Habakkuk calls such mentalities on the carpet. He demonstrates just how foreign such an outlook is to those who belong to the covenant community of Yahweh. He challenges us to hate evil and seek God about it in prayer. Prayer not only demonstrates our faith while living in a troubled world, but it also FEEDS and STRENGTHENS our faith. In prayer we learn, as did Habakkuk, “that no matter how loud the roar of the storm, no matter the strength of the wind or the force of the rain – God is with us.” (Jerry Jones, Beyond the Storm, p. 165). In prayer we enjoy the refreshment. How so? In prayer we may not discover the answer to injustice or why God tarries. However, in prayer – in worship – we find the gracious Presence of the Father. The same Father who once lost a Son to a mob bent on lawlessness and injustice. We find companionship for the dark night and strength – yes even divine strength to live by faith in a troubled world.
That is why Habakkuk laments and wrestles with God in prayer.
I recently read a book by Eugene Genovese, The World the Slaves Made. It amazes me how the “world” the slaves made was formed out of a troubled world – it was the creation of faith. Imagine, if you will, that you were born in 1838 (you think) and you just happen to be black. You are now 20 years old in 1858. You don’t know who your father is, nor your mother, because you were sold shortly after birth. You have seen children taken from their mothers and it grieves you. You have witnessed white men take slave girls and father children by them only to see them sold into slavery themselves. The other day you wandered off the plantation without supervision and received thirty-nine lashes for trying to escape. On a day called Sunday you see a bunch of white folks go to a building called a “church” and worship some “God.” You even think in your mind that you might have faith in this God too. I ask you, how would you, if you were one of those slaves, maintain faith in your troubled world?
I tell you, honestly, I don’t know if I could have – but they did! In fact faith thrived. How did they do it? They did what Habakkuk did – they prayed their laments. They sang their prayers and they triumphed over the world that had them in chains. They have left all Christians a priceless treasure of faith filled prayers songs we call “spirituals.” They sang prayers like, “There is a Balm in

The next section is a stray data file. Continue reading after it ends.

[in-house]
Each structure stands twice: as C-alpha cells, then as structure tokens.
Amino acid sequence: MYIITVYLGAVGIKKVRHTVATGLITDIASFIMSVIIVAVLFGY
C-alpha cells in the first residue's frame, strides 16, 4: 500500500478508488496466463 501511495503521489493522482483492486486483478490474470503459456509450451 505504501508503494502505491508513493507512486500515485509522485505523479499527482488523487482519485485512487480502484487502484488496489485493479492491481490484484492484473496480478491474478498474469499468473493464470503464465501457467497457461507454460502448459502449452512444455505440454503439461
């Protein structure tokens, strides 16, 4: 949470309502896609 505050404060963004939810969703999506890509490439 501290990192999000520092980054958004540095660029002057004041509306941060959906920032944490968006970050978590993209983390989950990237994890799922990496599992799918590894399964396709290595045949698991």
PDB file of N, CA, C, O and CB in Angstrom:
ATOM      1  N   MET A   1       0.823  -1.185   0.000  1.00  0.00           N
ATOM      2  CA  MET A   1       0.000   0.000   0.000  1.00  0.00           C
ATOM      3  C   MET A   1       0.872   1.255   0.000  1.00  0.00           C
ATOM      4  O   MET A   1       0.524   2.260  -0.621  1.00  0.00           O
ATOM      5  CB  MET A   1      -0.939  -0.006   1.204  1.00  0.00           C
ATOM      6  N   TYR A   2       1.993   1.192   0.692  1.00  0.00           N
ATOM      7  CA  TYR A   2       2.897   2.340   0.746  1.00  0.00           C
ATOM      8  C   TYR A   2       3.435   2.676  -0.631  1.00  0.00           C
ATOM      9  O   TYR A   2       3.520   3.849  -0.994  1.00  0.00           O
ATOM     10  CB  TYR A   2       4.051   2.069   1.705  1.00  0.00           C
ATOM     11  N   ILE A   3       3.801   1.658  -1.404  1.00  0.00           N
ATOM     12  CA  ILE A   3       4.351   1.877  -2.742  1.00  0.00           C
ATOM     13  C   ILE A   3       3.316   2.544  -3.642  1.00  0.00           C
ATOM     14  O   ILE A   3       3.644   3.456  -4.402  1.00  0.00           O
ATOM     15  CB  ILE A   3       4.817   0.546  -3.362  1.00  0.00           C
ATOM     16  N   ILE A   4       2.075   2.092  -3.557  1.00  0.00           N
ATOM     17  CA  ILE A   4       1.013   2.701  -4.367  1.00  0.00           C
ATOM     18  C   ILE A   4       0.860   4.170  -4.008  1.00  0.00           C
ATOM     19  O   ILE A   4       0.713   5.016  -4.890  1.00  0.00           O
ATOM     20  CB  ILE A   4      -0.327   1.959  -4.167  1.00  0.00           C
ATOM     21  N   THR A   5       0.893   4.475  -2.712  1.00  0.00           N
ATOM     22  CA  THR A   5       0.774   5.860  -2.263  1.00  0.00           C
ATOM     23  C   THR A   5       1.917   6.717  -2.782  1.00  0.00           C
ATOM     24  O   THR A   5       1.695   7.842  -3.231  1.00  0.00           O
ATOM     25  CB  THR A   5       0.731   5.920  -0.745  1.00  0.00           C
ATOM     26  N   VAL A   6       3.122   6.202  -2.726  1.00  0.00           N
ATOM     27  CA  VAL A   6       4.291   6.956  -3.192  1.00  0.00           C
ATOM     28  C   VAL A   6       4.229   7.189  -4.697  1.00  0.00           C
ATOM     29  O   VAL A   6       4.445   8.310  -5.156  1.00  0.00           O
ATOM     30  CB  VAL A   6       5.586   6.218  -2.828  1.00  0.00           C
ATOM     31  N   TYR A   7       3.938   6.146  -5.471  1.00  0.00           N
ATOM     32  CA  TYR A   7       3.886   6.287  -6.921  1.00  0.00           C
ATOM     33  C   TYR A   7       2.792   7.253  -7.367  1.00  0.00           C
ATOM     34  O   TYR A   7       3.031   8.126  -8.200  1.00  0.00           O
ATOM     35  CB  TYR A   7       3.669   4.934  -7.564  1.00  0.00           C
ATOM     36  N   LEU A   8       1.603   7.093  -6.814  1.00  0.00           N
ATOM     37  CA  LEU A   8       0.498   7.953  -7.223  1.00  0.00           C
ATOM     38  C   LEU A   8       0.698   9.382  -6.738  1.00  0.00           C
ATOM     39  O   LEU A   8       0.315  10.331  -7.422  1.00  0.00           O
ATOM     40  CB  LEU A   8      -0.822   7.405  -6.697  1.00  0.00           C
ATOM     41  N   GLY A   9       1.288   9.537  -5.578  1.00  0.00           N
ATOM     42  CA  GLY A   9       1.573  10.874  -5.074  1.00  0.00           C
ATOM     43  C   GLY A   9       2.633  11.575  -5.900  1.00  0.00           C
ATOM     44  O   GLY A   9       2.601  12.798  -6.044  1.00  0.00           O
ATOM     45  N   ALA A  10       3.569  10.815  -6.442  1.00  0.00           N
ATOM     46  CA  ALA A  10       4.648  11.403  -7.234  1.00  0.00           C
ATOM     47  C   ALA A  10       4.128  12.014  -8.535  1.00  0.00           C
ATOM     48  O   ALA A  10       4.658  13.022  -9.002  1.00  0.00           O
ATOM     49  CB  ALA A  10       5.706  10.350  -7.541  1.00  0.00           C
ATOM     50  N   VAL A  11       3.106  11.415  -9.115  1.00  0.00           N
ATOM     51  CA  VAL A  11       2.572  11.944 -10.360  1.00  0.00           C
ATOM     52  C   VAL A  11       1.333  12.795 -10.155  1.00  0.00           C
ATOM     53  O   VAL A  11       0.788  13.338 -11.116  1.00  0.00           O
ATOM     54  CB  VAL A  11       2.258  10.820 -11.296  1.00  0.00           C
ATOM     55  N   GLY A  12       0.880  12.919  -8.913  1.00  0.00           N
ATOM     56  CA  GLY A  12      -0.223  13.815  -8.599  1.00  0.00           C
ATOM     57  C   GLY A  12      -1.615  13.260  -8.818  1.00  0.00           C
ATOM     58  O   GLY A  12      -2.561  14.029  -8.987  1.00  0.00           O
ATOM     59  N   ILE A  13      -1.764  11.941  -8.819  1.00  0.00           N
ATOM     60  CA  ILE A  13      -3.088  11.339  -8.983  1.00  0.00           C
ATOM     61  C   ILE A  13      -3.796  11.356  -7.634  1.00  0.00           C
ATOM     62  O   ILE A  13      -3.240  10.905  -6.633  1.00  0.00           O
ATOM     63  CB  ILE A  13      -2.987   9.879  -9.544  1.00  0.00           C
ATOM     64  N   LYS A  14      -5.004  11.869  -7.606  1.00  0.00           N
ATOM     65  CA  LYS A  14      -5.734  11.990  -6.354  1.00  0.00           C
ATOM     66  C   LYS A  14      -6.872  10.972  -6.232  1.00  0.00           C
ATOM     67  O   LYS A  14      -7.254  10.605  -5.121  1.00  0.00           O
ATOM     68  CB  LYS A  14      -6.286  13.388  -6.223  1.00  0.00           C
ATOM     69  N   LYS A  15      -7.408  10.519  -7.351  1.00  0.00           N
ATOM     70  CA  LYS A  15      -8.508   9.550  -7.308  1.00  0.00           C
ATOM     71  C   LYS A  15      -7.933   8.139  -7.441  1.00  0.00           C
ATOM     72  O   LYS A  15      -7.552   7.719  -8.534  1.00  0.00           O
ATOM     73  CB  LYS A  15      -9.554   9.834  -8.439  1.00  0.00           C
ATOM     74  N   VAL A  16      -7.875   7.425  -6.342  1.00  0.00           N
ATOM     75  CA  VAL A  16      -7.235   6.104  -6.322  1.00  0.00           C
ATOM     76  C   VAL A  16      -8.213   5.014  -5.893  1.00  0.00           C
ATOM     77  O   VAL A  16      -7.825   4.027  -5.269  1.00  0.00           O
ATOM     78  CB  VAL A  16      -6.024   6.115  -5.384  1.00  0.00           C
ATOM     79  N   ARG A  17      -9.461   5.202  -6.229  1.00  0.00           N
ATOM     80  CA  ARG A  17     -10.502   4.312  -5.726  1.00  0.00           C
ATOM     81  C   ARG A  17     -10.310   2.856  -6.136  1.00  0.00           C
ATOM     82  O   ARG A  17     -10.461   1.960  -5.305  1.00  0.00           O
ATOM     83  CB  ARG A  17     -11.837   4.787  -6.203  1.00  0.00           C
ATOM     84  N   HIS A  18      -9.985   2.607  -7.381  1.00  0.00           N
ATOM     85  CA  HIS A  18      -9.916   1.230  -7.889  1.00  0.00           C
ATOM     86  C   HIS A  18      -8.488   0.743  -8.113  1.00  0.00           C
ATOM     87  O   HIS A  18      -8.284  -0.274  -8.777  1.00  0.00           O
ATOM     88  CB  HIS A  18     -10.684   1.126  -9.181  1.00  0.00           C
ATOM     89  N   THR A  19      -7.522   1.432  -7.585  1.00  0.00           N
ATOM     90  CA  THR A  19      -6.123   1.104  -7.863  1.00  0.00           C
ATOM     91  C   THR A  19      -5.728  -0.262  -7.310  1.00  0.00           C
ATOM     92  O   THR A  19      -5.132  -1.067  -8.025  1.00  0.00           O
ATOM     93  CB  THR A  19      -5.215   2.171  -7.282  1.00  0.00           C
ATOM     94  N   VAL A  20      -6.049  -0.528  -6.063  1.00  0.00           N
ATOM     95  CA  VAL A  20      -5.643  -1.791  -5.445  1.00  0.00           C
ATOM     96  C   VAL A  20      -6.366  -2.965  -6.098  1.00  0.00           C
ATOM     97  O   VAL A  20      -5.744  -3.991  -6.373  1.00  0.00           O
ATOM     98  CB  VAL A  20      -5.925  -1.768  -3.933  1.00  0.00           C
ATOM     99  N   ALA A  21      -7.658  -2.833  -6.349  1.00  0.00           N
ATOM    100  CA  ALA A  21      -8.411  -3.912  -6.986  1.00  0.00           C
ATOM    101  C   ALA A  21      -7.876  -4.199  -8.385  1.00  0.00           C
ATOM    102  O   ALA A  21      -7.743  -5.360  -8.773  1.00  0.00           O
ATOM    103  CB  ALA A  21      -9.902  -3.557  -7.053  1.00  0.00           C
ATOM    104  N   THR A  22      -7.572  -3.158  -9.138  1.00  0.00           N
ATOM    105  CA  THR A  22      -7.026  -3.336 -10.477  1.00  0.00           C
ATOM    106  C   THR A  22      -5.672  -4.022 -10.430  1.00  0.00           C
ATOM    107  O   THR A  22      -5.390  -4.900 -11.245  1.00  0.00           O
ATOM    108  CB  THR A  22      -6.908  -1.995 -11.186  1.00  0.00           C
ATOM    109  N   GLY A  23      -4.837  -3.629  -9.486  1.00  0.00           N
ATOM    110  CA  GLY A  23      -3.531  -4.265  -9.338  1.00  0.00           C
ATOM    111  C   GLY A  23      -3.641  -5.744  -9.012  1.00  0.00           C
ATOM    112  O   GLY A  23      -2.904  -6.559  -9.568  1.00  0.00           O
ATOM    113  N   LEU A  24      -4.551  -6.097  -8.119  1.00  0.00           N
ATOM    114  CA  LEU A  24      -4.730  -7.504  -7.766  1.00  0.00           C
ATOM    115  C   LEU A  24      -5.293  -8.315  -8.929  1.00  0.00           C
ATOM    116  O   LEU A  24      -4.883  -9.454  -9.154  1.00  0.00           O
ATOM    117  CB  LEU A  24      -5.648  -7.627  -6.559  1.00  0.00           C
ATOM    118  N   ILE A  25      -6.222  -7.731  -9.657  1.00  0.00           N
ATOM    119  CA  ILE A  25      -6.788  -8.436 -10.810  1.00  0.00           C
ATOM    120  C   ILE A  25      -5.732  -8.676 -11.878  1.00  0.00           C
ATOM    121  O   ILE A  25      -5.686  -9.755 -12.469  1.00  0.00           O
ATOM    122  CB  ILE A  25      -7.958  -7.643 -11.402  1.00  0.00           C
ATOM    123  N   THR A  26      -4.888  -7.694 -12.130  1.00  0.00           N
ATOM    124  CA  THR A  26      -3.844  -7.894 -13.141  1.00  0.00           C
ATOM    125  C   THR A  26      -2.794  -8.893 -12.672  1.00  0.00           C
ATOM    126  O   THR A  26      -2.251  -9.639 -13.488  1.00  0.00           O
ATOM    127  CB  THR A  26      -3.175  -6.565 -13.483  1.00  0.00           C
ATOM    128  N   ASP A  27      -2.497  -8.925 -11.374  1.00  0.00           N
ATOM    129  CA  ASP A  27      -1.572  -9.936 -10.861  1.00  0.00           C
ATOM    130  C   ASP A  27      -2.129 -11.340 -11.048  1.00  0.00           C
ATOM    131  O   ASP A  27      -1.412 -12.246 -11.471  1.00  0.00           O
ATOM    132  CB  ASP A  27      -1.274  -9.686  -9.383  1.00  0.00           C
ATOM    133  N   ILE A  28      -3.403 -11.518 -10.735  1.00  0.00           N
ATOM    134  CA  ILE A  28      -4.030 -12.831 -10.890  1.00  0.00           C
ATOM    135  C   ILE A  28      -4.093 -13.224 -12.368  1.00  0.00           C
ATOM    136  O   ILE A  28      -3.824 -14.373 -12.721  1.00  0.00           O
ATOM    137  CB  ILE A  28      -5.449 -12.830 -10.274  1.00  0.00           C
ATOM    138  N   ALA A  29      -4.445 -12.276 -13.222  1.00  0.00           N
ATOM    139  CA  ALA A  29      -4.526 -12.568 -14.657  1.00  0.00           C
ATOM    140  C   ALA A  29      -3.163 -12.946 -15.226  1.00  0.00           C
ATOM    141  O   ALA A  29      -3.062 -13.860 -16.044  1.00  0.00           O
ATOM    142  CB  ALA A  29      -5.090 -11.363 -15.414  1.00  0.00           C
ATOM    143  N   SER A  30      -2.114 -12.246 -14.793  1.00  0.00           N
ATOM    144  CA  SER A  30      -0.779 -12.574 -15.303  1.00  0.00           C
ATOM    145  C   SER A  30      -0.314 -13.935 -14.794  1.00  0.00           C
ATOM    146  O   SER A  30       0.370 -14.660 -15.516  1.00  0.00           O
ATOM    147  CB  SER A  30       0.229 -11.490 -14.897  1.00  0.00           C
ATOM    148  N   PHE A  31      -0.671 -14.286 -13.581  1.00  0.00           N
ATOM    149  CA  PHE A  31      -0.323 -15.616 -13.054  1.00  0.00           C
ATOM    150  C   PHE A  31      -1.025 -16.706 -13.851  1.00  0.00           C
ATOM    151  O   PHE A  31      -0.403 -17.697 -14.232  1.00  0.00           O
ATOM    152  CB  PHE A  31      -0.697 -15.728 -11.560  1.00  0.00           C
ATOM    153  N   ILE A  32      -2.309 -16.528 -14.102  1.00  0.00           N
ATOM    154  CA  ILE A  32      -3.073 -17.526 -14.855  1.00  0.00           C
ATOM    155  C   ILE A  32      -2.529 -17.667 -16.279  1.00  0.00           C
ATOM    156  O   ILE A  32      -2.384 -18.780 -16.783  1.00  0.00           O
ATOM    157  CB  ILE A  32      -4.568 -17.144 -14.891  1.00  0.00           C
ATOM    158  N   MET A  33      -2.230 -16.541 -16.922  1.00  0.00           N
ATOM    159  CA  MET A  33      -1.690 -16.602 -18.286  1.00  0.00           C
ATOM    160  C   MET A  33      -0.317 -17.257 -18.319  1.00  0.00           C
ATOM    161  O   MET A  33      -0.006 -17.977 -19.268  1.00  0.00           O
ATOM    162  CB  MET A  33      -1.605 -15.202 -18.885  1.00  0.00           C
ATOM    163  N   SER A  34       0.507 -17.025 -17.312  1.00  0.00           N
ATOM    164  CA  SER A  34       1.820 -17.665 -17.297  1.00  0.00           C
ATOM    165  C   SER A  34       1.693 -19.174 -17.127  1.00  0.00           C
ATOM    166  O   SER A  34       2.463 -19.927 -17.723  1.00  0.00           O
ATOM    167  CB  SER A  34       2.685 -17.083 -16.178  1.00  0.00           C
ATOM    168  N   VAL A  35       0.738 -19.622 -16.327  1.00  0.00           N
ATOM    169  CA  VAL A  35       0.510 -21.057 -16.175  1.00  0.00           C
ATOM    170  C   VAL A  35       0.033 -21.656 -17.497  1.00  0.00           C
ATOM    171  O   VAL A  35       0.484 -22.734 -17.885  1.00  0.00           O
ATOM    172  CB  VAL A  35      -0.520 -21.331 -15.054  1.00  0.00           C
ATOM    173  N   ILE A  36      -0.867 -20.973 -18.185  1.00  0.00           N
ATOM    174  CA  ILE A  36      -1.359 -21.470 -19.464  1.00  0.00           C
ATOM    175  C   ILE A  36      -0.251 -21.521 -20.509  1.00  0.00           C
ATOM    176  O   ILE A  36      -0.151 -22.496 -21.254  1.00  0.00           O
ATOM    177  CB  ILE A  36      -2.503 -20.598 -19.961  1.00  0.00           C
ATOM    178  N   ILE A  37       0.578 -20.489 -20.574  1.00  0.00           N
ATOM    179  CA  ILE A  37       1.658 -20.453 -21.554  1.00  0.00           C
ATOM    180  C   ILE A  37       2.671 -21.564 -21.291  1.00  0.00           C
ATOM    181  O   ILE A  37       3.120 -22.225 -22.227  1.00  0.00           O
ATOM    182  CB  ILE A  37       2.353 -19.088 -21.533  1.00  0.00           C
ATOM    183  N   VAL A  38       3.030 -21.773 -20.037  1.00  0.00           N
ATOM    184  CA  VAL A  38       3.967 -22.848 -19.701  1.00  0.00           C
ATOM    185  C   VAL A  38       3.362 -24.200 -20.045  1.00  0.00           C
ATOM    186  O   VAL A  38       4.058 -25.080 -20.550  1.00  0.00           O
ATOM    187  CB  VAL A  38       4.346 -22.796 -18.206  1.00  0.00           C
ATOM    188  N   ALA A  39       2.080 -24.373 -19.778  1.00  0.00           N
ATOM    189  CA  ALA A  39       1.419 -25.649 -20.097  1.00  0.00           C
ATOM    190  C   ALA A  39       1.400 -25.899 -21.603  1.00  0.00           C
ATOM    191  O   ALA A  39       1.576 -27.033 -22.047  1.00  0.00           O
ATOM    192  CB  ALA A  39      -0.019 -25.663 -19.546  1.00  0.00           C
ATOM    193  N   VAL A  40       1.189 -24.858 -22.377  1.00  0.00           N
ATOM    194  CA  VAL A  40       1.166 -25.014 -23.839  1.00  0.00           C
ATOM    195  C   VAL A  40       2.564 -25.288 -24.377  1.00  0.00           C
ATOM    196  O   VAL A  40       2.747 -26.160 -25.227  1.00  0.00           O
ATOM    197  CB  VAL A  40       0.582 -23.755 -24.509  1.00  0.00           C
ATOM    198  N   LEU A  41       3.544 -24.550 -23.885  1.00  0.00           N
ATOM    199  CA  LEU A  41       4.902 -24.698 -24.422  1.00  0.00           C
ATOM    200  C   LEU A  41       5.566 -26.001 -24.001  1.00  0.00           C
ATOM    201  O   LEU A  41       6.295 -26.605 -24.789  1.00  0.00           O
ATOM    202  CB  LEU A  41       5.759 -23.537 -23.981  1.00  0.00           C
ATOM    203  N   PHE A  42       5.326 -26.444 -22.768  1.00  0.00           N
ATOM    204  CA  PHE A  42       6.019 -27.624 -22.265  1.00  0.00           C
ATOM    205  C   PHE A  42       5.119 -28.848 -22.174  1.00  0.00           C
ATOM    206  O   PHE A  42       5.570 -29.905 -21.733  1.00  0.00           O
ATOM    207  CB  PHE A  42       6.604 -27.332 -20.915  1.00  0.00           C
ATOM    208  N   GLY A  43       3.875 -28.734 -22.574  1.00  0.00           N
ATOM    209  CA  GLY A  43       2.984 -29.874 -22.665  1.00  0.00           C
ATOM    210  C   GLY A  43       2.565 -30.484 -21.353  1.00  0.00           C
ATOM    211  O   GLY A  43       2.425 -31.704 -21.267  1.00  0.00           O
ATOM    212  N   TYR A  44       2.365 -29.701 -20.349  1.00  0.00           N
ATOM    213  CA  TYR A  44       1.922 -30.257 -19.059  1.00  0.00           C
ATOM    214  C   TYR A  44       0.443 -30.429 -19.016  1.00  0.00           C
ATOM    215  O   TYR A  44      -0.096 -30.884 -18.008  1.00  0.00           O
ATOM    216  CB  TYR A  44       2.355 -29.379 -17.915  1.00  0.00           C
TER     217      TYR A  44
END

Go down, Moses
Way down in Egyptland
Tell old Pharaoh
To let my people go.
(Crossing the Danger Water: Three Hundred years of African-American Writing,
ed. Deirdre Mullane, p. 277)
Steal away to Jesus
Steal away, steal away home,
I ain’t got long to stay here.
We’ll soon be free,
We’ll soon be free,
We’ll soon be free,
When de Lord will call us home.
My brudder, how long,
My brudder, how long,
My brudder, how long,
‘Fore we done sufferin’ here?
(Crossing the Danger Water, p. 291)
Did you hear the same question that Habakkuk asked? “How Long, O Lord?” It is the cry of God’s People down through the ages. But in that troubled world faith not only was born but thrived. We sing their prayers of deliverance. We sing their songs of prayer for God’s justice to intervene. We sing their songs of unshakable faith. The slaves had faith by going and wrestling with God in prayer – they did not find the answers they longed for but they found something even better – the companionship of God. The slaves are just one example of faith thriving in this fallen and sinful world. But its one that I am grateful for.
As Christians we believe that God has in fact answered Habakkuk’s complaint. He has heard the slaves of long ago. God wants us to seek him, and him alone, not the “comfort” of the world. God assures Habakkuk that he is working to overcome the evil he laments (1.5-11). No, God will not tolerate evil and injustice. He does not just want to punish evil but eradicate it, he wants to cure it!
God points the prophet forward to a time he cannot see – to the time of the Cross of Jesus Christ. There in the face of the Ultimate outrage against justice we see God’s one and only answer to the problems Habakkuk has cried out over. God challenges us to see in that event his answer to the evil of this world. He condemns and punishes all the evil the Prophet complained about and the slaves sang about – he tells us to look at the figure of the Man on the Tree and see the wrath of God displayed against injustice. We see the resurrection and are assured that God does in fact make it right. Our prayers are being heard, they have not fallen on deaf ears.
So we Christians, in the year 2007, will commune with God in his holy temple and keep silent prayer before him (2.20). We will continue to wrestle in prayer for God’s way to be our way. We will pray for God’s kingdom to have dominion over all hearts. We will pray for justice to be empowered in our world. We will maintain faith – through gift of prayer – in this mighty unfriendly and troubled world. We will call to our God and he will give us the strength and see us through. I end this meditation some of the most stirring words in all of Scripture:
“Though the fig tree does not bud
and there are not grapes on the vines,
though the olive crop fails
and the fields produce no food,
though there are no sheep in the pen
and no cattle in the stalls,
YET I WILL REJOICE IN THE LORD,
I will be joyful in God my Savior.”
Oh, God may it be so.